• Nagel, Laura
  • Robb, Tonia
  • Forbes, Mark R.



Insects can resist parasites using the costly process of melanotic encapsulation. This form of physiological resistance has been studied under laboratory conditions, but the abiotic and biotic factors affecting resistance in natural insect populations are not well understood. Mite parasitism of damselflies was studied in a temperate damselfly population over seven seasons to determine if melanotic encapsulation of mite feeding tubes was related to degree of parasitism, host sex, host size, emergence timing, duration of the emergence period, and average daily air temperature.


Although parasite prevalence in newly emerged damselflies was > 77% each year, hosts did not resist mites in the early years of study. Resistance began the year that there was a dramatic increase in the number of mites on newly emerged damselflies. Resistance continued to be correlated with mite prevalence and intensity throughout the seven-year study. However, the percentage of hosts resisting only ranged from 0-13% among years and resistance was not sex-biased and was not correlated with host size. Resistance also was not correlated with air temperature or with timing or duration of damselfly emergence.


Resistance in host damselflies was weakly and variably expressed over the study period. Factors such as temperature, which have been identified in laboratory studies as contributing to resistance by similar hosts, can be irrelevant in natural populations. This lack of temperature effect may be due to the narrow range in temperatures observed at host emergence among years. Degree of mite parasitism predicted both the appearance and continued expression of resistance among parasitized damselflies.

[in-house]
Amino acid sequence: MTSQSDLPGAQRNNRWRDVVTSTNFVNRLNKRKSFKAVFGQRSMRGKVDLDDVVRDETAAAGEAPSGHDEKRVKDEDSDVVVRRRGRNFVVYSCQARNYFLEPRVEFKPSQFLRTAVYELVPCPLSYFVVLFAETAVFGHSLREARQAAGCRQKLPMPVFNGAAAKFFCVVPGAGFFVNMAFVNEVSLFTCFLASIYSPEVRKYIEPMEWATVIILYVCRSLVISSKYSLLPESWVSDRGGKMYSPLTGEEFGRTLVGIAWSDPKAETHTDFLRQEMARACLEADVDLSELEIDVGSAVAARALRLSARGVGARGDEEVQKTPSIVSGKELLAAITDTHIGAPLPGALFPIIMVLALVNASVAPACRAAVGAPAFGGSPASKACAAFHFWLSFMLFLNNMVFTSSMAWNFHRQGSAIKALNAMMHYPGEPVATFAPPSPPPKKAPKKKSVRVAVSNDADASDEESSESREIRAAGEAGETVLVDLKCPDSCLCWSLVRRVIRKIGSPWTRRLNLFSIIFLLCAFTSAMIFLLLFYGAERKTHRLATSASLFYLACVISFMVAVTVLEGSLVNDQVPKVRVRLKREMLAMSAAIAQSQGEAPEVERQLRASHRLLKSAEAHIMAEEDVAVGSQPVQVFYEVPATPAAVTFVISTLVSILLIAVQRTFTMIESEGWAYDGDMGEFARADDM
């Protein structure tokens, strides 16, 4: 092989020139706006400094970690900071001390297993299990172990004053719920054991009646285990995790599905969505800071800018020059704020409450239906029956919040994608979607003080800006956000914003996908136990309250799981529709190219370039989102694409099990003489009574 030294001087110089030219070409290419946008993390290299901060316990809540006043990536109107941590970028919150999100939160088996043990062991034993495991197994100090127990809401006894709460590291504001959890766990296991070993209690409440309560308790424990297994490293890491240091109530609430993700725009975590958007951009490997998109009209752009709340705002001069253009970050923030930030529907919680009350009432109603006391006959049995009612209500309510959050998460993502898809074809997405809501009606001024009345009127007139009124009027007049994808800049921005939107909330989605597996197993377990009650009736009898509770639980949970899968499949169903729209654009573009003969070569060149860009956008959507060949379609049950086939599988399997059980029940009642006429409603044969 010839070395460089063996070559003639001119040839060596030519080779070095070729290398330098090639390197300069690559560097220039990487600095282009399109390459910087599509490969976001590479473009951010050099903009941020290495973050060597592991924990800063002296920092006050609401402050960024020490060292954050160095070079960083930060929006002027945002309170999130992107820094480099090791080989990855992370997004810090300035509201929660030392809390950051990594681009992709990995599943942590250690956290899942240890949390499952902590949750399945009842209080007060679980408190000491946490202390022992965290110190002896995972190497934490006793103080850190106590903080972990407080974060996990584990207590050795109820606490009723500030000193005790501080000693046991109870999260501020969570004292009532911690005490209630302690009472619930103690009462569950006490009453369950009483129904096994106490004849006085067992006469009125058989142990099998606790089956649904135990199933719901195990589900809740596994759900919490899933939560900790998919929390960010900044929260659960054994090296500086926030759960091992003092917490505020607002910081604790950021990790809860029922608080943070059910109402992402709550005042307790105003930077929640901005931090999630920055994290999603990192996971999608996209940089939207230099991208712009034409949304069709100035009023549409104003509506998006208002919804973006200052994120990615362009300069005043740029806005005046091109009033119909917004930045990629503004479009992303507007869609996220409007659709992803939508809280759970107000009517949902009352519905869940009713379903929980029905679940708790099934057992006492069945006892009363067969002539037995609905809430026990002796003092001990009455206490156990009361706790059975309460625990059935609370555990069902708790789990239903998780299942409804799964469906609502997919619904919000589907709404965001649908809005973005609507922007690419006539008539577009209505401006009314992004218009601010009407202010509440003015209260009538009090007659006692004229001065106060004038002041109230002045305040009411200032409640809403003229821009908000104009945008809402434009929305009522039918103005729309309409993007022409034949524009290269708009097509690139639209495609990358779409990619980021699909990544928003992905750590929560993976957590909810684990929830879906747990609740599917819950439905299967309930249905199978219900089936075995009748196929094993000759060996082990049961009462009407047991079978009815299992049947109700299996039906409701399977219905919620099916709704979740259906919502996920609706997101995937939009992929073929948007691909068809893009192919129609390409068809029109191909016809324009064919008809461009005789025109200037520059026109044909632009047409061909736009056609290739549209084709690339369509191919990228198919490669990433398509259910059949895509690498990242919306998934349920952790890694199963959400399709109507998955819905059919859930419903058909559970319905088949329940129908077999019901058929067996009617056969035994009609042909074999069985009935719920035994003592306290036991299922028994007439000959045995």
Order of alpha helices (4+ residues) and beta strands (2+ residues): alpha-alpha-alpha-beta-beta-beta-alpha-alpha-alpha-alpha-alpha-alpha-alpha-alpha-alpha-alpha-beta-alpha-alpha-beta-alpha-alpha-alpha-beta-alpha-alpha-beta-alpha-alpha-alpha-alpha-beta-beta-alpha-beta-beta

Barb's Marsh is a 1-ha, isolated marsh surrounded by hay fields and mixed woods near the Queen's University Biology Station in eastern Ontario, Canada (45°37'N, 76°13'W). The mite Arrenurus pollictus is specific to Lestes disjunctus at this site. Further, L. disjunctus is not parasitized by other mite species there. Larval mites initially challenge the final aquatic larval instars of lestids (where resistance to them takes the form of grooming similar to that in a coenagrionid larvae [66]). They are phoretic on these hosts, but when the damselflies eclose, the mites pierce the host cuticle with their chelicerae and form a blind-ended feeding tube. Mites cannot move to other hosts once feeding begins, so enumerating them upon host emergence provides accurate data on degree of parasitism for individuals.

After a pre-reproductive period of about 12 d (unpublished data), female L. disjunctus damselflies lay multiple clutches of eggs at intervals of 1- 5 d [67]. It is during damselfly oviposition and mate guarding that fully engorged mites drop off their hosts (leaving a scar on the damselfly which can become obscured with age). The larval mite then goes through predatory nymphal and adult stages punctuated by quiescent protonymphal and tritonymphal stages.

L. disjunctus is the most common lestid damselfly at this site, and dispersal is very low [68]. Lestes rectangularis and L. congener are present in low numbers and are rarely parasitized by A. pollictus (unpublished data.). Female L. disjunctus oviposit endophytically; eggs overwinter and hatch in mid-May. Emergence begins in mid-June, and the flight season ends in early August. Resistance occurs within 24 h of host emergence in lestids, and dead mites are always associated with a melanised feeding tube [14, 69]. Resistance expression should not be influenced by investment in reproduction, since resistance occurs during the first 24 h to few days of the pre-reproductive period. Surveys of mature damselflies in the weeks after emergence reveal whether or not mites have engorged successfully, or if the damselfly has mounted a melanotic encapsulation response, resulting in dead mites still attached to the host [69].